The shareholders appealed to the High Court which, by a majority, allowed the appeal, ruling that there was no abuse of process in the use of the mandatory review power under s. 596A, even though the plaintiffs’ primary purpose was to investigate and pursue potential shareholder claims, the benefit of which would be reserved for a limited number of Arrium shareholders.
In a joint majority judgment, Justices Edelman and Steward held that an examination under Section 596A is not an abuse of process if the predominant purpose necessarily involved the enforcement of the law relating to the corporation in its public relations. Their Honors’ rationale behind refusing to limit the application of Section 596A to the pursuit of societal interests is also supported by their observation that the eligible candidate is not required to demonstrate that the examination would achieve a specific outcome or outcome.
To apply New Zealand Steel (Australia) Pty Ltd v Burton (1994) 13 ACSR 610, Their Honors agreed with Justice Hayne’s conclusion that Parliament’s intent with respect to powers of review was to ensure that directors and persons engaged in management companies can be held liable. It was not necessary that the object also benefit the company. Their Honors ultimately concluded that a subpoena would only constitute an abuse of process if the overriding purpose of the questioning “contradicted or stifled” the public interest in the company’s external administration.
Judge Gageler, by majority, delivered a separate judgment finding that the legitimacy of the underlying purpose of conducting a review under s. matters subject to review by the company being wound up. Her Honor has pointed out that it is best to avoid drawing the “boundaries” of potential legitimate purposes for which the review powers might be sought.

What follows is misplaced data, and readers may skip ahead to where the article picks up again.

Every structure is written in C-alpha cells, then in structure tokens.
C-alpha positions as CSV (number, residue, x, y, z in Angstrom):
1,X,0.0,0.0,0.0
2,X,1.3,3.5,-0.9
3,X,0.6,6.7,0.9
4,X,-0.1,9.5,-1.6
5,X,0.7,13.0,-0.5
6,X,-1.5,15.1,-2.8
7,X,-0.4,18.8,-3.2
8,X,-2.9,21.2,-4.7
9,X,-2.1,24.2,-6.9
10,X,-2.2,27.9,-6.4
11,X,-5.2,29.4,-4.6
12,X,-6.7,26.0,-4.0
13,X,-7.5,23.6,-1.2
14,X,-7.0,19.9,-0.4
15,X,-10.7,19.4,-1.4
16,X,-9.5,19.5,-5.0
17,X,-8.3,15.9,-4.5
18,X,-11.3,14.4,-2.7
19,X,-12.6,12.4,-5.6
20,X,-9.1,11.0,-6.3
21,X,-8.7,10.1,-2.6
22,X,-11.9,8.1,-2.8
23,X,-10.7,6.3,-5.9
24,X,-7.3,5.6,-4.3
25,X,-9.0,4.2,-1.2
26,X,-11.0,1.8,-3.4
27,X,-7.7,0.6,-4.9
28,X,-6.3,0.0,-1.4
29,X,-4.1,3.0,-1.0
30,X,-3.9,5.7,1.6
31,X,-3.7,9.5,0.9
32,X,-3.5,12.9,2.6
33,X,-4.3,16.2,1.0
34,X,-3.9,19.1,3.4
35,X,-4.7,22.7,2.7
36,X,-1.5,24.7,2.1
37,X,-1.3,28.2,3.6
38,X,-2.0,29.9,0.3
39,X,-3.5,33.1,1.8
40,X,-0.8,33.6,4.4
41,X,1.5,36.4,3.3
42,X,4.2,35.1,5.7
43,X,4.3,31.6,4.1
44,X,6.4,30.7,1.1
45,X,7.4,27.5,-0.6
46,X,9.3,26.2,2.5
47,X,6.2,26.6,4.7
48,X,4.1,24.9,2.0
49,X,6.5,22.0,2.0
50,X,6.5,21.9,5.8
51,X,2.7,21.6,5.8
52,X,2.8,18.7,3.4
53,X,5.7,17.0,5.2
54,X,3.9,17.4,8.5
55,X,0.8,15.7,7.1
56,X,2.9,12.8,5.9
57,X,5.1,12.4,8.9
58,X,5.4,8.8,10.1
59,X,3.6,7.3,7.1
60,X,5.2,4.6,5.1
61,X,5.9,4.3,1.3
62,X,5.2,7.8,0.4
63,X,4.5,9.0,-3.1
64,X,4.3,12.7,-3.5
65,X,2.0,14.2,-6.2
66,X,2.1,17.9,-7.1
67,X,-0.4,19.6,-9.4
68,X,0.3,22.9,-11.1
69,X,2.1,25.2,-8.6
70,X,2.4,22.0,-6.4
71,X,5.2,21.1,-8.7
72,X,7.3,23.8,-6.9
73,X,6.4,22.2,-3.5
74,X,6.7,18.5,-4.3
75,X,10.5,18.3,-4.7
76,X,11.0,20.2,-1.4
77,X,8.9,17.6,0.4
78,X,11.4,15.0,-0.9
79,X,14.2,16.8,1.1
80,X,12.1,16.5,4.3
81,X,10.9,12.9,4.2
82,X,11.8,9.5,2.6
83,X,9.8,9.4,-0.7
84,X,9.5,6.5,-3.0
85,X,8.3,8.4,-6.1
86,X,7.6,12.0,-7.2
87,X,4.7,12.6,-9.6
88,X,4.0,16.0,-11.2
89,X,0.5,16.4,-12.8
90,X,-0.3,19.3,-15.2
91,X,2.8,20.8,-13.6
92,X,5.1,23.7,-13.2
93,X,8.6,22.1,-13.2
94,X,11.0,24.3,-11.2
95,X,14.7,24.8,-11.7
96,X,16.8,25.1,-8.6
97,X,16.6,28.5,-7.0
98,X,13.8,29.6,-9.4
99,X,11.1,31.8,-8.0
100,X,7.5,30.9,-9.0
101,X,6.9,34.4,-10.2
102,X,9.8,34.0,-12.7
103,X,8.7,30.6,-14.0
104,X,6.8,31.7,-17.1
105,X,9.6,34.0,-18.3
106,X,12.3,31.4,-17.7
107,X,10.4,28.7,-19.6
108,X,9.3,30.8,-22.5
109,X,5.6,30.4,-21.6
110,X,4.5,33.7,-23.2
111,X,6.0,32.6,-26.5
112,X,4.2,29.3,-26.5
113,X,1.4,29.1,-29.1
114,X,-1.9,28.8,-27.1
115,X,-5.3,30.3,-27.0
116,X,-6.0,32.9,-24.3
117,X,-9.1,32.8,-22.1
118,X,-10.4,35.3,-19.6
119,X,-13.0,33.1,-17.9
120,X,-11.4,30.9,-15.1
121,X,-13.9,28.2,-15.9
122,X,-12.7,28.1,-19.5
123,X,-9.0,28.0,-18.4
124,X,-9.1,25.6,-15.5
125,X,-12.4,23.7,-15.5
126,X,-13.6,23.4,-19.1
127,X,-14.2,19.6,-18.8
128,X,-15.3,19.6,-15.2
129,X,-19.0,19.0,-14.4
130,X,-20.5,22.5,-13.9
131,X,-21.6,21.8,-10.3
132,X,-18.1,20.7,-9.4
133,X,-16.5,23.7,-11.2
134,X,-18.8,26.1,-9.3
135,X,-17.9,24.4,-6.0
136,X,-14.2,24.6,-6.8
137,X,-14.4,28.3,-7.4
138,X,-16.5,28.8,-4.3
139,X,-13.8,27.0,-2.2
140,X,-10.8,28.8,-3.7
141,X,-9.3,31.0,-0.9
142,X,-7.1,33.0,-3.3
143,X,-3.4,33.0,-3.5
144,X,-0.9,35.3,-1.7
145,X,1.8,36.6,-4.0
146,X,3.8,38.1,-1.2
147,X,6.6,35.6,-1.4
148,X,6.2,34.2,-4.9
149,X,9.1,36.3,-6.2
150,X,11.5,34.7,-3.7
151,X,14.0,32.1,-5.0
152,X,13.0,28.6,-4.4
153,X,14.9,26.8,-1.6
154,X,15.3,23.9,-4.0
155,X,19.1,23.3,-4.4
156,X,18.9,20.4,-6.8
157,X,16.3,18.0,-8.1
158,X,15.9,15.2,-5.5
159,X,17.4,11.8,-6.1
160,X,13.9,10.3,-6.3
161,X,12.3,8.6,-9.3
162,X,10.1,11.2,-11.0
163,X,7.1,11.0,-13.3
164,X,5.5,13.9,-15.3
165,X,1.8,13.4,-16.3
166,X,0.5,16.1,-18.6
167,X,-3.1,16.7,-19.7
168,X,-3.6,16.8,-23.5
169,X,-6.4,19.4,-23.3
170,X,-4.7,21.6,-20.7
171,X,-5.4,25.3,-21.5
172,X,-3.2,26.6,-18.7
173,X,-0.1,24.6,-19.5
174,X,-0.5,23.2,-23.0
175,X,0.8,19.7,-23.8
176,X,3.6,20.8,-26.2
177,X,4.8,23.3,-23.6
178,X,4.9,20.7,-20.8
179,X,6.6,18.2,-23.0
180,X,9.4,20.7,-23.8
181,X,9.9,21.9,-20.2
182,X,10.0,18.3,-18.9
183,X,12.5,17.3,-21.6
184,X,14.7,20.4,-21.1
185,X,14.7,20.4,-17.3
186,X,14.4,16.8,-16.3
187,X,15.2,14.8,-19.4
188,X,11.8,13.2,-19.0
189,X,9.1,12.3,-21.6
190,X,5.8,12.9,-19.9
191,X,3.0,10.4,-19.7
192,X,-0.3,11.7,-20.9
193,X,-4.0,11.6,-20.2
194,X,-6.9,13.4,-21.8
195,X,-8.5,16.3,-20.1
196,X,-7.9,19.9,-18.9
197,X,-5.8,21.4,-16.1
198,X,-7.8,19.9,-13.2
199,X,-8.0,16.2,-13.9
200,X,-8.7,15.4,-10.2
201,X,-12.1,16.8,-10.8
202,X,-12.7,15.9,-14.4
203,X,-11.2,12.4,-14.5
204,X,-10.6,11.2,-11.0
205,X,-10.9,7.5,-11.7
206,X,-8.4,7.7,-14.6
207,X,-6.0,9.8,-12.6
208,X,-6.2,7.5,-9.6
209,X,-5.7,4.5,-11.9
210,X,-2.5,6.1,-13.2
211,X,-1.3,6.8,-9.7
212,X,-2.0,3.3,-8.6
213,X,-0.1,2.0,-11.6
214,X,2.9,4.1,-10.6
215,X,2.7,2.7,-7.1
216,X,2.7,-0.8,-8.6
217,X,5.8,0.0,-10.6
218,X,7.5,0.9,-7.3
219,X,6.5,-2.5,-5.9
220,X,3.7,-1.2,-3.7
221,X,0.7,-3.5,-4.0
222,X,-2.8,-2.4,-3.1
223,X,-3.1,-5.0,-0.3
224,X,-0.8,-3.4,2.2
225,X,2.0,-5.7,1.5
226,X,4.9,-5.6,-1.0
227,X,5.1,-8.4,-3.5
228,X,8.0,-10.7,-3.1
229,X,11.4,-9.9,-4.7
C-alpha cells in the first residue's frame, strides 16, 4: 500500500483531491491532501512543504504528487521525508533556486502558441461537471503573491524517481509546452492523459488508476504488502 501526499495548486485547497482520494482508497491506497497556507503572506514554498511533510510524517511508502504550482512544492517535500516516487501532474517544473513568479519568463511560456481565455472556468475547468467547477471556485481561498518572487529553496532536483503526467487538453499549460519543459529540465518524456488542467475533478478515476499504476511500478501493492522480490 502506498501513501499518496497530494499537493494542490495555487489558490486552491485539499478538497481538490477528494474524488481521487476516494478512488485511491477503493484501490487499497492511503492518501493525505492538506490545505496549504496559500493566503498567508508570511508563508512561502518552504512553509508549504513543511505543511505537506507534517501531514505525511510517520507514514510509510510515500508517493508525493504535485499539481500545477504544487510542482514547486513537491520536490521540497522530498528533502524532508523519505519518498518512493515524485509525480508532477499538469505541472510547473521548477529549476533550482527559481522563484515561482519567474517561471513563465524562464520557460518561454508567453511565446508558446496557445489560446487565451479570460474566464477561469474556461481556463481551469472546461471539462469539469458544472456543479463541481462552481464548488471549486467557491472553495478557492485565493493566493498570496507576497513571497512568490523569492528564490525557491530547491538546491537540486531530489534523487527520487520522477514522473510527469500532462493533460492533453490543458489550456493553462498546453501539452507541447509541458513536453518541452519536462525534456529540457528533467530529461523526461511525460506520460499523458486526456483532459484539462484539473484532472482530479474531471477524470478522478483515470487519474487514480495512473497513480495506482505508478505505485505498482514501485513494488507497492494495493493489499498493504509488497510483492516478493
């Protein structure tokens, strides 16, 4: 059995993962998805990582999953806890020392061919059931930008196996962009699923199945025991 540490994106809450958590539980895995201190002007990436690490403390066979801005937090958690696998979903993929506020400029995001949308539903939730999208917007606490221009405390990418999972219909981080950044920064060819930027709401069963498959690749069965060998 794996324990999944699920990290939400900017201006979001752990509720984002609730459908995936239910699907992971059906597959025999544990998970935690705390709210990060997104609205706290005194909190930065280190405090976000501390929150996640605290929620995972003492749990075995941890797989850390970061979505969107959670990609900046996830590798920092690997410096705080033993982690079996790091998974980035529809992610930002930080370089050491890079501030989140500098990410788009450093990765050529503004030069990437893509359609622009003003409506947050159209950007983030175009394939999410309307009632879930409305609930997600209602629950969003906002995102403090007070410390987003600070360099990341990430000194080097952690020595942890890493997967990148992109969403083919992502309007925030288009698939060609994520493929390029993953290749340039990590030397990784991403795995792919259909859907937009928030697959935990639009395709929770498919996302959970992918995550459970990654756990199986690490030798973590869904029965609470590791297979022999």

In Justice Gageler’s view, each claim should be dealt with on a case-by-case basis, but an attempt to use the power for purposes amounting to little more than a “fishing expedition” would indicate a likely abuse of process.
In a joint dissenting judgment, Kiefel CJ and Keane J followed the traditional authority established in Re-Excelconsidering that the purpose of the examination should be limited to facilitating investigations for the benefit of the company, its creditors and contributors.
Their Honors observed that the legislative discourse surrounding the replacement of former Section 597 displayed a desire to adopt a broader definition of “reviewable matters”, but was otherwise silent on the scope of the purposes. for which an applicant may seek to conduct a review. . Their Honors concluded that this silence, relating to the explicit examination of other adjacent questions, implied a lack of legislative intention to extend the power of examination under section 596A.
The High Court’s decision brings welcome clarity to the scope of the review power and allows for a relatively broad approach to the range of potential purposes for which a review may legitimately be pursued. The traditional requirement that the purpose of the review be for the benefit of the corporation, its creditors and contributors is no longer necessary.
This decision clearly has significant implications for the potential exposure of public companies to securities class actions, as it broadens the subject matter to which the review powers in Part 5.9 of the Act could be applied. Clearly, this is an avenue through which shareholders, as well as their legal representatives and funders, could consider using to further investigate the merits of potential claims.
The power will remain available only to those who are eligible applicants under the law and those who are able to obtain approval as “eligible applicants” by ASIC. Further, the scope of any review remains limited to the “reviewable business” of the company.
1 See, for example, Flanders against Beatty (1995) 16 ACSR 324 and Boys vs. Quigley (2002) 26 WAR 454 each of which finds a broader scope, for Re New Tel Ltd (cash); Evans v Waterr Pty Ltd (2005) 145 FCR 176 which followed the restrictive application in Re-Excel.
The content of this article is intended to provide a general guide on the subject. Specialist advice should be sought regarding your particular situation.